As lawmakers, court battles, and consumer demand continue to push conventional chemical inputs out of the picture, a major market opportunity for bio-based inputs has developed. However, many farmers are struggling to understand an entirely new production methodology, argues biologicals veteran Pam Marrone.
In the continuing conversation about sustainability in agriculture, chemical inputs have come under fire as one of the main culprits behind the ills that food production have caused, including expansive dead zones in the Gulf of Mexico resulting from fertilizer runoff and a new class of herbicide-resistant weeds resulting from the extensive use of round-up ready crops.
Conventional, synthetic crop products are also cause for human health concerns, as a recent ruling against Monsanto’s controversial RoundUp Ready herbicide shows.
Monsanto, now Bayer, has been fighting a bitter battle against plaintiffs alleging that the glyphosate-based product causes cancer and that the company failed to disclose this known danger. Earlier this month, a California jury ordered Monsanto to pay just over $2 billion to a married couple who both developed non-Hodgkin lymphoma after using RoundUp weedkiller for several years. Other allegations have insinuated that the company made efforts to sway US regulators to overlook disfavorable trial data. Two other trials resulted in multi-million dollar jury awards and there are still more than 13,000 similar cases still pending.
On the environmental front, the US Environmental Protection Agency (EPA) announced earlier this month the cancellation of registrations for 12 neonicotinoid pesticides on the back of a lawsuit brought by the Center for Food Safety on behalf of a group of beekeepers and conservationists alleging that the agency failed to protect them from the dangers of these widely used chemical inputs. The ruling means the chemicals are no longer approved for commercial use. According to the Federal Insecticide, Fungicide, and Rodenticide Act, pesticides sold or distributed in the US must be registered with the EPA.
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Meanwhile, US lawmakers are also considering bans on chemical inputs starting with New York’s ban on chlorpyrifos which could take effect in 2021 if Governor Cuomo signs the law and Hawaii’s similar ban taking effect in 2022. Now, Oregon, Connecticut, and the country’s top agricultural state California are considering similar legislation.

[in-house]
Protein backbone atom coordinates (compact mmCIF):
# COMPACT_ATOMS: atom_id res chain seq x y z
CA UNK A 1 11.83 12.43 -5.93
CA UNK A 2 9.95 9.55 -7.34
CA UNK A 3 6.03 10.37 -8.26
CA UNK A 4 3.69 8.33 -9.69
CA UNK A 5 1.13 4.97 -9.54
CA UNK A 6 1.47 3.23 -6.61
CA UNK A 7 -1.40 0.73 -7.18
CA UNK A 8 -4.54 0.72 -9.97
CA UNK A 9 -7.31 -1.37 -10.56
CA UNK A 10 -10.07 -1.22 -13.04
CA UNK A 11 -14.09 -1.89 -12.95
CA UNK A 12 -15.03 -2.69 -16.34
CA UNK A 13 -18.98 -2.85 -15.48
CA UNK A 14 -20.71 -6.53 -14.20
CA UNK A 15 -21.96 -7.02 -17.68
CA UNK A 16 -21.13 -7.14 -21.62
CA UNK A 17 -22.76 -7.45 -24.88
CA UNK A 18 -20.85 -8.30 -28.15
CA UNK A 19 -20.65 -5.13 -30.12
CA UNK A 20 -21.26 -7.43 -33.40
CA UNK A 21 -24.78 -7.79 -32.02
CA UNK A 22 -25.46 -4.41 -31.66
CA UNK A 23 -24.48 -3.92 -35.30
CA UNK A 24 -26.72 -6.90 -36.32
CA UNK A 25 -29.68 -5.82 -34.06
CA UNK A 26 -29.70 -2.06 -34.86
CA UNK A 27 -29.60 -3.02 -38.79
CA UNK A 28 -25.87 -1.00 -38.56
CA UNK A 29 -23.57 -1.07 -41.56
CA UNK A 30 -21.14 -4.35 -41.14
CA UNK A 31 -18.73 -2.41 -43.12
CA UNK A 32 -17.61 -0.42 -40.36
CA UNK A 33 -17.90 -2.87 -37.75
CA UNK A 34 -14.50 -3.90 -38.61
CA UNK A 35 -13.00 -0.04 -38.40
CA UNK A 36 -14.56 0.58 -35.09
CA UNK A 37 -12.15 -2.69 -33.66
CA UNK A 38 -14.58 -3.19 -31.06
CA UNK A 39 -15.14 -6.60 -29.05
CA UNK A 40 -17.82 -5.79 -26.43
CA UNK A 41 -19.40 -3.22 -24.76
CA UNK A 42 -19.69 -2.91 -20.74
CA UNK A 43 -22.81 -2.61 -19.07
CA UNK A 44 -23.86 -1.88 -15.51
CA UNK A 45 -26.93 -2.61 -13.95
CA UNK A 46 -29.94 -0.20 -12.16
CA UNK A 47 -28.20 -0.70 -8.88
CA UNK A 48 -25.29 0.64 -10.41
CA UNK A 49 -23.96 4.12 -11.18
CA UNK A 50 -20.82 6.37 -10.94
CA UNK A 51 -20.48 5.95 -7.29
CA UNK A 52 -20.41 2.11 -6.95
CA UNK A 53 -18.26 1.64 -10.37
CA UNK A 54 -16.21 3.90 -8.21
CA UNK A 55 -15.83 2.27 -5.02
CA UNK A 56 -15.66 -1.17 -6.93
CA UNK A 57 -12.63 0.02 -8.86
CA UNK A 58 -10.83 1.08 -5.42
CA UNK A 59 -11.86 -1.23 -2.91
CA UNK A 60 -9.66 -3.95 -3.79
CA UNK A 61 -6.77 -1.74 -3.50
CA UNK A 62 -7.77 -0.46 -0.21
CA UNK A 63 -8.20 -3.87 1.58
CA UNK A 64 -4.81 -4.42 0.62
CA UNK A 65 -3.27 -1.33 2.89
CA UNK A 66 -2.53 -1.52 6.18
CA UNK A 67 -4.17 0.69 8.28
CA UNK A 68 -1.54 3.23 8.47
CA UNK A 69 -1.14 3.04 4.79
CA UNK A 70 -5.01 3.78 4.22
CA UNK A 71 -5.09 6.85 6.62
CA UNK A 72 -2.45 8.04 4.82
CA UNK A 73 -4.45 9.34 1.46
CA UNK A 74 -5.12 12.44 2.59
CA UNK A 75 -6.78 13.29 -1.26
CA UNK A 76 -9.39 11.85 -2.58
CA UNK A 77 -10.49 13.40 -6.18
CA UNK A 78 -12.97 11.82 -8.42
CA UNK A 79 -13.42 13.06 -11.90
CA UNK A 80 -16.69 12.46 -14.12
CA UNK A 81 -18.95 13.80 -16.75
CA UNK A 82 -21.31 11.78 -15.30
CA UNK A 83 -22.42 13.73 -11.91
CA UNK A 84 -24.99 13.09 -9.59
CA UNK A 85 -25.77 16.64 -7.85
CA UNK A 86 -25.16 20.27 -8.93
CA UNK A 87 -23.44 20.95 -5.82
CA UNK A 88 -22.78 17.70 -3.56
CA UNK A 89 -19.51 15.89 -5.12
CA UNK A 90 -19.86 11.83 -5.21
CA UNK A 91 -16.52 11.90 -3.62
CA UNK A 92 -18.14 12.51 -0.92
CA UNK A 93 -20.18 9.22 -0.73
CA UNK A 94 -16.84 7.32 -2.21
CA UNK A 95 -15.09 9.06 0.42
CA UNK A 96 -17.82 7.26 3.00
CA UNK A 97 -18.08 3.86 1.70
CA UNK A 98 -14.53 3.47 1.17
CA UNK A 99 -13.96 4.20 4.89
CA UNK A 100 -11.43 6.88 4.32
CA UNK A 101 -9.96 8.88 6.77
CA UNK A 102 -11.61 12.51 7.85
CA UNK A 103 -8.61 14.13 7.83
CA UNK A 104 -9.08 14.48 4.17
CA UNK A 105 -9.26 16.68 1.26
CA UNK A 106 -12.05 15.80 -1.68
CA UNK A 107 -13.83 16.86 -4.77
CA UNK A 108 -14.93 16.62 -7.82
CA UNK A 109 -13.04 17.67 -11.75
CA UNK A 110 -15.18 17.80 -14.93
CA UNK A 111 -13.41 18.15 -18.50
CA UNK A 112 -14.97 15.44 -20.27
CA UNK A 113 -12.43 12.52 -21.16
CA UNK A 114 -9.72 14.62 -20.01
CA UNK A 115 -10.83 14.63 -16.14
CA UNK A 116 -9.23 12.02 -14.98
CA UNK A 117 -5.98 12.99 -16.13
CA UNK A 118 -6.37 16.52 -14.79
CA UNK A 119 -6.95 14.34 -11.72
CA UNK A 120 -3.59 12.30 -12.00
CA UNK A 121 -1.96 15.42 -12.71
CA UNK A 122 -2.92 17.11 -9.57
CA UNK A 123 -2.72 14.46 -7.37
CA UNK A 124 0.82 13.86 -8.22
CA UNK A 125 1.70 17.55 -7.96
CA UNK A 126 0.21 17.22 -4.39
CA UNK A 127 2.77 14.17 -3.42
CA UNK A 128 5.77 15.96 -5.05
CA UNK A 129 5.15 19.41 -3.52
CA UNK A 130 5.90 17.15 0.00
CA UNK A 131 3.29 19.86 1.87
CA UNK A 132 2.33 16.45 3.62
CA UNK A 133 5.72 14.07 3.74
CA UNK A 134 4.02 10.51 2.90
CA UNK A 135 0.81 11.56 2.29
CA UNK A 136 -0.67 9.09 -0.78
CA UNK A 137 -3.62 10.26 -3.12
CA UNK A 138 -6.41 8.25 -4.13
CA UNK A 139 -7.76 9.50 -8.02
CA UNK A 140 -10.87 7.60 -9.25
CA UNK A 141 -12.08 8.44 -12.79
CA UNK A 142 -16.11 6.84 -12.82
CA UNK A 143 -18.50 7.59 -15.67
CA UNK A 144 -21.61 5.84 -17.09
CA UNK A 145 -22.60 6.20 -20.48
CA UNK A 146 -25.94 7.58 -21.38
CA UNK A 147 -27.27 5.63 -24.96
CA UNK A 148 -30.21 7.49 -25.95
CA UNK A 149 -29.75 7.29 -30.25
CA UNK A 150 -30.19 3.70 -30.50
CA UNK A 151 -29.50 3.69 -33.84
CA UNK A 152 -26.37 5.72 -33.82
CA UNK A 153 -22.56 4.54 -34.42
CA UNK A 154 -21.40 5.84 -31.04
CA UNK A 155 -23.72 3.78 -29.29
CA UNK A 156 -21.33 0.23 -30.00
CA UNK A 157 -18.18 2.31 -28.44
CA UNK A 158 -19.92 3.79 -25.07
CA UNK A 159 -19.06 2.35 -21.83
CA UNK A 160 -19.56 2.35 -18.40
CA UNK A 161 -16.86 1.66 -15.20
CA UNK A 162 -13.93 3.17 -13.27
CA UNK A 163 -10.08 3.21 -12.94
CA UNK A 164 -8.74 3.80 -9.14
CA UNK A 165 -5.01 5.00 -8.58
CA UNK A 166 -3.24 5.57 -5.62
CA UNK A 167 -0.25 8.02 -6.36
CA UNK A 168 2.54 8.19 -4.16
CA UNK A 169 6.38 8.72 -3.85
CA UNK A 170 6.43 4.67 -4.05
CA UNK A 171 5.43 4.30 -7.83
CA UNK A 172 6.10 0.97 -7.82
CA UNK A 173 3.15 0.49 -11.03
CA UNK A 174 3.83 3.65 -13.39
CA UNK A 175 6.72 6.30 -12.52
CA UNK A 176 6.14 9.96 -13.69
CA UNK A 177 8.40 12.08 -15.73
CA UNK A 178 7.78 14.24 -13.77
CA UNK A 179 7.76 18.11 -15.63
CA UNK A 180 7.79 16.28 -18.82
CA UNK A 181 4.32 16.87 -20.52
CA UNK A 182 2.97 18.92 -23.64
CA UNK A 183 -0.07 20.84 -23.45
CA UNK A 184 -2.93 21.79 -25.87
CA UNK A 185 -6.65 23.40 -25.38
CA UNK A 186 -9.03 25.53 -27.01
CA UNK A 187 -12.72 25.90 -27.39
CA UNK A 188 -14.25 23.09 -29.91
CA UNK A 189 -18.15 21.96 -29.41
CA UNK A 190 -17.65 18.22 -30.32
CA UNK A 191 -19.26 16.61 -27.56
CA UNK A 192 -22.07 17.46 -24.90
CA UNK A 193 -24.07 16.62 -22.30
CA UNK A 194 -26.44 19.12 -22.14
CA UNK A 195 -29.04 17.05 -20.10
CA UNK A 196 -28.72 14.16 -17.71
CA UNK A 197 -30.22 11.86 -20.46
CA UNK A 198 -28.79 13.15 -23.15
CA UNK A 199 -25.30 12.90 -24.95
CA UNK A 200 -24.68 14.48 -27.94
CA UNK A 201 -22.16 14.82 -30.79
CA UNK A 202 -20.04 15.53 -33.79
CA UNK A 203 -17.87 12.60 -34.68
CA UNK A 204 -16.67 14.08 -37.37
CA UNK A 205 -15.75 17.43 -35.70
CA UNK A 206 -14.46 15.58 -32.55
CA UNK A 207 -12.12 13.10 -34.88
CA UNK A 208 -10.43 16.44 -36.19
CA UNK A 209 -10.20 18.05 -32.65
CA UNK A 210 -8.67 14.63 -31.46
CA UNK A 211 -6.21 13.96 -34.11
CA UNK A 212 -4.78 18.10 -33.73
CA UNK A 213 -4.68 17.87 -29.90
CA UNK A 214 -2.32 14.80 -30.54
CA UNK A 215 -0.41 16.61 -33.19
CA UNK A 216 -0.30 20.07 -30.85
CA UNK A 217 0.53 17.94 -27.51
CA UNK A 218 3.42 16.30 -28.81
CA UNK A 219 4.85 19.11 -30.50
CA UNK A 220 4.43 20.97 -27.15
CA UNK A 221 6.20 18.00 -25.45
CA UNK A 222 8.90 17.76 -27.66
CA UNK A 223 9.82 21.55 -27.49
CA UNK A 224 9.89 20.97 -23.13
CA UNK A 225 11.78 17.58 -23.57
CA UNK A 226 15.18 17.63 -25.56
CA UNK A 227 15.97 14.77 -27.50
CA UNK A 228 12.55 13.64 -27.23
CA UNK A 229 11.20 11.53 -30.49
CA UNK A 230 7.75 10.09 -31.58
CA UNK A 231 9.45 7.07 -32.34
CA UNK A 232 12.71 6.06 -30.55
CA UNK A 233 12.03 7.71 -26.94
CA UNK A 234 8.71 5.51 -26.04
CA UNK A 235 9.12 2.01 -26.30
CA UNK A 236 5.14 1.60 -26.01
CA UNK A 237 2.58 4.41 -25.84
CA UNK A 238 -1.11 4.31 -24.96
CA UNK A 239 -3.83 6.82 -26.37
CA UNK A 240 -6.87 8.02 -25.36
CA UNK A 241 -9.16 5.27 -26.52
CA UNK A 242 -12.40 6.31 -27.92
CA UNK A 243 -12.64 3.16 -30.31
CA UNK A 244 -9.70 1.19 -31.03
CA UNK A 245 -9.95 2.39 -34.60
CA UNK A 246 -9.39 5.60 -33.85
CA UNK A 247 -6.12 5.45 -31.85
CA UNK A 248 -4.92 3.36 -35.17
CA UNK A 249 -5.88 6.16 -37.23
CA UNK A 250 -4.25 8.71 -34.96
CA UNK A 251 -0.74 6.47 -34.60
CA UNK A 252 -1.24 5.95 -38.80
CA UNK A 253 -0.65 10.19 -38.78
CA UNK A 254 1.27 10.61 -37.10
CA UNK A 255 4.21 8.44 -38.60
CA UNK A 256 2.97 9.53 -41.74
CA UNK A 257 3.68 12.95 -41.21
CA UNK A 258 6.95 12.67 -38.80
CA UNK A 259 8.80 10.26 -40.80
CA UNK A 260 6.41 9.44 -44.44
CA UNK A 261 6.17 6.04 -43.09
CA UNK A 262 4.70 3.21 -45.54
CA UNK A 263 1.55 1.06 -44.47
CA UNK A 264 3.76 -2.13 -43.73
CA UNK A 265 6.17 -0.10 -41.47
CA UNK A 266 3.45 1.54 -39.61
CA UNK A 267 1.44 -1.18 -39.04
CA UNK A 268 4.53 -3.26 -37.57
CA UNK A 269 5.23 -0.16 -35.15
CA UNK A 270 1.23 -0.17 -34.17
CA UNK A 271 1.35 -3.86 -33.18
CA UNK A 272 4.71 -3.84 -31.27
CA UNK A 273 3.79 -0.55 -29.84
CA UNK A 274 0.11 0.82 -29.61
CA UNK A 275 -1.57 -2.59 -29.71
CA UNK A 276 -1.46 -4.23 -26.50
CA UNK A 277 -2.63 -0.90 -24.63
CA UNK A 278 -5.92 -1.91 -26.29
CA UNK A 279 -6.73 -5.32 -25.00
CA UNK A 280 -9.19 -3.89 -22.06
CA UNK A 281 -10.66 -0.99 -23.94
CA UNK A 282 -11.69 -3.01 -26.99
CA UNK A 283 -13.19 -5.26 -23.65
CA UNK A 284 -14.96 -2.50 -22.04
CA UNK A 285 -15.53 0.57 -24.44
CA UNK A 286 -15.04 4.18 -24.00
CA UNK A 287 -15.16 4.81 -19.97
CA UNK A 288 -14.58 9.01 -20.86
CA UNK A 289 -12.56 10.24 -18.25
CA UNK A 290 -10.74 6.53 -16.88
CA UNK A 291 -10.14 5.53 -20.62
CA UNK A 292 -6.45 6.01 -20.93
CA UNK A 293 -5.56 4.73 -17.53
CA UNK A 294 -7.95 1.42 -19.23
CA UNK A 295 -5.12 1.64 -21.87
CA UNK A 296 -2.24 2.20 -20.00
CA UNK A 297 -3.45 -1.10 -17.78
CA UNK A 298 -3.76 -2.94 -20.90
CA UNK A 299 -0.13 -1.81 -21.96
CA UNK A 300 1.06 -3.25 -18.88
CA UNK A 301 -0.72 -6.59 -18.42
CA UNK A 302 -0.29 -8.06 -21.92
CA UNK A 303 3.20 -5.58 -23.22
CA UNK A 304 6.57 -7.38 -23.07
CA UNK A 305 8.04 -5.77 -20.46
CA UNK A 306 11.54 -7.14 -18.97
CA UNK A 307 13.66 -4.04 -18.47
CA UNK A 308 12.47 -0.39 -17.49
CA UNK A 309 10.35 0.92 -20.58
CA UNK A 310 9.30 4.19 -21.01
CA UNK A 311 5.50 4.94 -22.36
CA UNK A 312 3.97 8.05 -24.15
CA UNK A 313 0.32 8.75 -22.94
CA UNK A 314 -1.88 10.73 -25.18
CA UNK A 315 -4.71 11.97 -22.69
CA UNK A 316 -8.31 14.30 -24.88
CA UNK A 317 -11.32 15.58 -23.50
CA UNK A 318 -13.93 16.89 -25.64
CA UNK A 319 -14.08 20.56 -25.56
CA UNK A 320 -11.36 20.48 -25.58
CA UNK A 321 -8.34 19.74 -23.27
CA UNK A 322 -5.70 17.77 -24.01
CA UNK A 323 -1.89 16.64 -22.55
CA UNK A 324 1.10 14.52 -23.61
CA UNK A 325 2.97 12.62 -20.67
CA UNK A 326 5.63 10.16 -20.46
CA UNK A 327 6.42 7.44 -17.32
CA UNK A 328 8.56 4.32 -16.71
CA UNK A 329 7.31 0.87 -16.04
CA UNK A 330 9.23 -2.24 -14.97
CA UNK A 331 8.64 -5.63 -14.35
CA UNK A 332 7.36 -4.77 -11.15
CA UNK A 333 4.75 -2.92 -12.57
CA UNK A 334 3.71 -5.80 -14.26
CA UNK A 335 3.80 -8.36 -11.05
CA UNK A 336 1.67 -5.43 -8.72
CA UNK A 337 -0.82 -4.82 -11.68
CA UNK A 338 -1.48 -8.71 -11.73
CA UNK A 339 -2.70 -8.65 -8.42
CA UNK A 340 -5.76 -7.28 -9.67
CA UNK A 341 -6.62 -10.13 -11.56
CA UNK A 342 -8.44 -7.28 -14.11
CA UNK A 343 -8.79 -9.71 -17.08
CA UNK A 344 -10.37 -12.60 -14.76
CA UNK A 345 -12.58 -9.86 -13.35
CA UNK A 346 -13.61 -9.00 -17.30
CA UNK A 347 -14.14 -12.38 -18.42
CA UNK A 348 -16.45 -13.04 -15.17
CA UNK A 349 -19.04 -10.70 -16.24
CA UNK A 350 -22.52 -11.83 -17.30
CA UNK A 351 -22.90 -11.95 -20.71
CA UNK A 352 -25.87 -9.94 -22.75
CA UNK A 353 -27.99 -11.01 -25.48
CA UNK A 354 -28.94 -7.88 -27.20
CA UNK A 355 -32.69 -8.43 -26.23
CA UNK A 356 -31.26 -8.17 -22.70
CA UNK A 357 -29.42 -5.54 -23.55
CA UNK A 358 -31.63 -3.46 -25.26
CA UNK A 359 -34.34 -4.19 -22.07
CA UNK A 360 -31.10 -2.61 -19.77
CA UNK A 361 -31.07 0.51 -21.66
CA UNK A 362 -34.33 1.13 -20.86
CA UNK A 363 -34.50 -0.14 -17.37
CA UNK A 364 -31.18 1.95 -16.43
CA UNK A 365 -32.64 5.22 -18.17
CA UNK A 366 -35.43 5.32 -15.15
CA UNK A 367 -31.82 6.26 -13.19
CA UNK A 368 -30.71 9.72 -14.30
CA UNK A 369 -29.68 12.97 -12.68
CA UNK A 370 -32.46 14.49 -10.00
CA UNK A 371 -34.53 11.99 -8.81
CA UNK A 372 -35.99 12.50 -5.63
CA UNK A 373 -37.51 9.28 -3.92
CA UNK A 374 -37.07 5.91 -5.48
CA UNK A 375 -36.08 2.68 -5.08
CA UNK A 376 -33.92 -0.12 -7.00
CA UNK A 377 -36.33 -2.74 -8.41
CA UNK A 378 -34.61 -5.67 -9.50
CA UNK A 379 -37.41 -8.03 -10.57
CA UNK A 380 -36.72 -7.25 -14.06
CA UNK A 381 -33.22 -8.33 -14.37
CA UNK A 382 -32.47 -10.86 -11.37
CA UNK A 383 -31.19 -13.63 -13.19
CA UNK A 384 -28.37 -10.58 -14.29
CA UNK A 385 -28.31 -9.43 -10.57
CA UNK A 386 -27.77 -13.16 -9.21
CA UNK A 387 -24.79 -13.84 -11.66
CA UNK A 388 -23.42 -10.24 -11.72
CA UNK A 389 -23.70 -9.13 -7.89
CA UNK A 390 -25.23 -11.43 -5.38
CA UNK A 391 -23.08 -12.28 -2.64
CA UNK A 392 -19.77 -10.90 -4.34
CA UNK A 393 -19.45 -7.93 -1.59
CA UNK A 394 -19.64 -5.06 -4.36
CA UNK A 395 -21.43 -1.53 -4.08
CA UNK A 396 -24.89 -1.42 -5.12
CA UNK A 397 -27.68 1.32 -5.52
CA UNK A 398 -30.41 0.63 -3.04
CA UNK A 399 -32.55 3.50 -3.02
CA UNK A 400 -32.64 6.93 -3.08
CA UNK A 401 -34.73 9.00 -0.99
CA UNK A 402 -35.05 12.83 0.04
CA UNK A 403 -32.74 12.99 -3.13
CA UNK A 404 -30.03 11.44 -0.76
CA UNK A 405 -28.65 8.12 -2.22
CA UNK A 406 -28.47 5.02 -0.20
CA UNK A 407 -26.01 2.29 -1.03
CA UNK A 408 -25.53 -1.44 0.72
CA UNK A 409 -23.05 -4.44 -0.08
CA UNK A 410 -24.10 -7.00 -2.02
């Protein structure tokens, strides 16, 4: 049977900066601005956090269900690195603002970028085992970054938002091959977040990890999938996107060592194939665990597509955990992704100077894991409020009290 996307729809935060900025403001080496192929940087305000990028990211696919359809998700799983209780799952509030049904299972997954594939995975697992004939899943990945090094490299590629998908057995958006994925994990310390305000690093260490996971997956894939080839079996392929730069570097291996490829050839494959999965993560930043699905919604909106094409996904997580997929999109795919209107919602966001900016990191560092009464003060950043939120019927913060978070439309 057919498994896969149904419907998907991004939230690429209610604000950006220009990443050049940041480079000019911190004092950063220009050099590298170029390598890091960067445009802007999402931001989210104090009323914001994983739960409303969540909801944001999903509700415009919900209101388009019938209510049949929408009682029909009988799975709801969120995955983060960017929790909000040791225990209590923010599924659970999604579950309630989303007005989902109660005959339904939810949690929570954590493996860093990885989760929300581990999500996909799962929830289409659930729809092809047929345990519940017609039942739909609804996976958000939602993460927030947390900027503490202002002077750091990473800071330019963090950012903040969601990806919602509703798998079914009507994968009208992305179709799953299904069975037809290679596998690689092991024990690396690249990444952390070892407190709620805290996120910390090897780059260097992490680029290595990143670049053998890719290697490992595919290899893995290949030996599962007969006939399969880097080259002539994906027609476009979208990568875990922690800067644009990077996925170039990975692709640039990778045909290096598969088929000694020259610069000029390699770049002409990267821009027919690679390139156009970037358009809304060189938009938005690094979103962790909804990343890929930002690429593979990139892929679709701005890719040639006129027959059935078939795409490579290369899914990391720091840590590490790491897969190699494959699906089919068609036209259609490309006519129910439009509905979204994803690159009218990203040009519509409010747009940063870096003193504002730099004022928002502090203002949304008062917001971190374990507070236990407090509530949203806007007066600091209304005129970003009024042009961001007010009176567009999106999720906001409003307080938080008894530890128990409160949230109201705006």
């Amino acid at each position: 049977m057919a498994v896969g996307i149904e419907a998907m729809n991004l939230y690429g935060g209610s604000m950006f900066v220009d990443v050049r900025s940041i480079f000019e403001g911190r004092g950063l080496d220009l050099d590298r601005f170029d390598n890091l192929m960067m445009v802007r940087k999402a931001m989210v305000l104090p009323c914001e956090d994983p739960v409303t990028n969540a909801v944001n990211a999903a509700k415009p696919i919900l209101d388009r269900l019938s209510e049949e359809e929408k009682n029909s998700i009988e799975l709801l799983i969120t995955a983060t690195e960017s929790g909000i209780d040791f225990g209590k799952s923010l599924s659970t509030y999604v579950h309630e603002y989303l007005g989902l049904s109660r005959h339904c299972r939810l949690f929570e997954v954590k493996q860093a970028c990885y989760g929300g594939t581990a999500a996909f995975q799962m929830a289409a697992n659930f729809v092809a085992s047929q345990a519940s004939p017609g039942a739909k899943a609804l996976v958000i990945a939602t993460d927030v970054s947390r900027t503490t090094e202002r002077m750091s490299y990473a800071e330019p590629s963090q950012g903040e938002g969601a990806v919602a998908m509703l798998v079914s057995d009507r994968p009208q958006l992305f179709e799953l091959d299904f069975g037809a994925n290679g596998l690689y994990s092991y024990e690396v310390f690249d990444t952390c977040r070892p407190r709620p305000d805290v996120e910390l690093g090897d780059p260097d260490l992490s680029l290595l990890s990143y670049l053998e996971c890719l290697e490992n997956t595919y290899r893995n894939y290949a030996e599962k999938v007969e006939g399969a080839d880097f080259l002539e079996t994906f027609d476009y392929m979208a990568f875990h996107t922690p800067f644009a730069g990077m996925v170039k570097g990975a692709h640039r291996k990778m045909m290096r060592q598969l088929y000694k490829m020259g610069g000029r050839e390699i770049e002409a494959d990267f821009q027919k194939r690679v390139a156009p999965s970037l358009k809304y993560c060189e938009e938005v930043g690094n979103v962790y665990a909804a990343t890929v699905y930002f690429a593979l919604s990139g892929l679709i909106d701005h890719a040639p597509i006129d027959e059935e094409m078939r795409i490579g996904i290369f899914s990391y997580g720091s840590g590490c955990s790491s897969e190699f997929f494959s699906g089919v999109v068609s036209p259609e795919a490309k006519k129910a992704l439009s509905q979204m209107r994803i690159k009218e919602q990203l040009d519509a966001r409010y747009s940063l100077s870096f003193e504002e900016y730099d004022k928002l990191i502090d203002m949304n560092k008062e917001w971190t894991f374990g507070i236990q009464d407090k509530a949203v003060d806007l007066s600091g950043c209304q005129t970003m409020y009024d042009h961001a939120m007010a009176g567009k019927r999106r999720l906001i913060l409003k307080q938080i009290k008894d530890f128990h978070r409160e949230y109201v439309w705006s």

Regardless of the outcome of the trials, public opinion of the recently-acquired Monsanto couldn’t be worse. Bayer’s investors backed an unprecedented no-confidence vote in CEO Warner Baumann this month.
The Beginning of the Biologics Era
Clearly, the era of harmful chemical inputs is coming to an end and many farmers have seen the writing on the wall. What’s less evident to farmers, however, is how they will continue to hit the same production numbers with new and different technologies while also making measurable improvements in sustainability.
A growing list of startups is creating crop input products based on biology instead of harsh chemicals. Ag biotech startups, including many biological alternatives, captured $1.5 billion of funding during 2018, according to AgFunder’s 2018 AgriFood Tech Investment Report, with some companies announcing massive rounds like Indigo’s $250 million Series E and Precision BioSciences staggering $110 million Series B.
Biologicals consist of natural crop protection and plant health solutions that can be used alone or as part of a program that incorporates conventional pesticides and fertilizers. Looking specifically at crop protection, biopesticides are capturing an increasing share of the pesticide market, according to research group Research & Markets. Pam Marrone, CEO and founder of Marrone Bio Innovations, one of the first high profile biopesticide groups, says biologicals are the fastest-growing segment in pesticides globally.
However, there is still a lack of awareness or understanding among farmers in how to incorporate their use into their operations, she tells AgFunderNews.
“For one thing, key influencers don’t know about biologics. I have been to a lot of talks at land grant universities and there is low awareness among extension specialists. They think they know about biologics but they often mix up the categories,” says Marrone. “There is also a problem with people using the old methods of testing, which are not necessarily in tune with modes of action.”
Marrone has dedicated her life’s work to helping farmers combat their greatest enemies after working at several high profile agribusinesses including Monsanto where she was given a free rein to help the company develop a biotech program. It was here that she developed technologies used to combat corn rootworm that were integral to developing Bt corn, Monsanto’s genetically modified strain of corn that protects against the best. After Monsanto, Marrone founded AgraQuest, a company offering natural products for pest management, which was acquired by Bayer CropScience in July 2012 for $450 million.